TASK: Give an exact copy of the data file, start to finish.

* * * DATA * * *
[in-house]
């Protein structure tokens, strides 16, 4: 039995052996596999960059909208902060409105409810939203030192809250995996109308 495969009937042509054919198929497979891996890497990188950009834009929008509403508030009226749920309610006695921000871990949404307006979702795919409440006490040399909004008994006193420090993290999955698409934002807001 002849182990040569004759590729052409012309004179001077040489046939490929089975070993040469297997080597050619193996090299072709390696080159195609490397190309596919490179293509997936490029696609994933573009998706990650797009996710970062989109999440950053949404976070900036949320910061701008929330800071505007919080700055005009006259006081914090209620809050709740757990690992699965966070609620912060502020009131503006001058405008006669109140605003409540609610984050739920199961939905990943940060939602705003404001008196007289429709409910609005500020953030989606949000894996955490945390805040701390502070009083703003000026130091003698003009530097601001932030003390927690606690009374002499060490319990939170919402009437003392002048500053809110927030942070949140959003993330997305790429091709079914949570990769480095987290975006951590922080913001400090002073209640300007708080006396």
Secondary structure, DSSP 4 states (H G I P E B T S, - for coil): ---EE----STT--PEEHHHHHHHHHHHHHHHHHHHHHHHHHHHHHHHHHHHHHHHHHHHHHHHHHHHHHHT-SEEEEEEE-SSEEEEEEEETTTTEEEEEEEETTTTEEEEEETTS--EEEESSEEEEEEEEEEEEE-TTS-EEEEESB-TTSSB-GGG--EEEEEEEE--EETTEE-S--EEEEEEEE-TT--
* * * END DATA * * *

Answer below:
[in-house]
């Protein structure tokens, strides 16, 4: 039995052996596999960059909208902060409105409810939203030192809250995996109308 495969009937042509054919198929497979891996890497990188950009834009929008509403508030009226749920309610006695921000871990949404307006979702795919409440006490040399909004008994006193420090993290999955698409934002807001 002849182990040569004759590729052409012309004179001077040489046939490929089975070993040469297997080597050619193996090299072709390696080159195609490397190309596919490179293509997936490029696609994933573009998706990650797009996710970062989109999440950053949404976070900036949320910061701008929330800071505007919080700055005009006259006081914090209620809050709740757990690992699965966070609620912060502020009131503006001058405008006669109140605003409540609610984050739920199961939905990943940060939602705003404001008196007289429709409910609005500020953030989606949000894996955490945390805040701390502070009083703003000026130091003698003009530097601001932030003390927690606690009374002499060490319990939170919402009437003392002048500053809110927030942070949140959003993330997305790429091709079914949570990769480095987290975006951590922080913001400090002073209640300007708080006396």
Secondary structure, DSSP 4 states (H G I P E B T S, - for coil): ---EE----STT--PEEHHHHHHHHHHHHHHHHHHHHHHHHHHHHHHHHHHHHHHHHHHHHHHHHHHHHHHT-SEEEEEEE-SSEEEEEEEETTTTEEEEEEEETTTTEEEEEETTS--EEEESSEEEEEEEEEEEEE-TTS-EEEEESB-TTSSB-GGG--EEEEEEEE--EETTEE-S--EEEEEEEE-TT--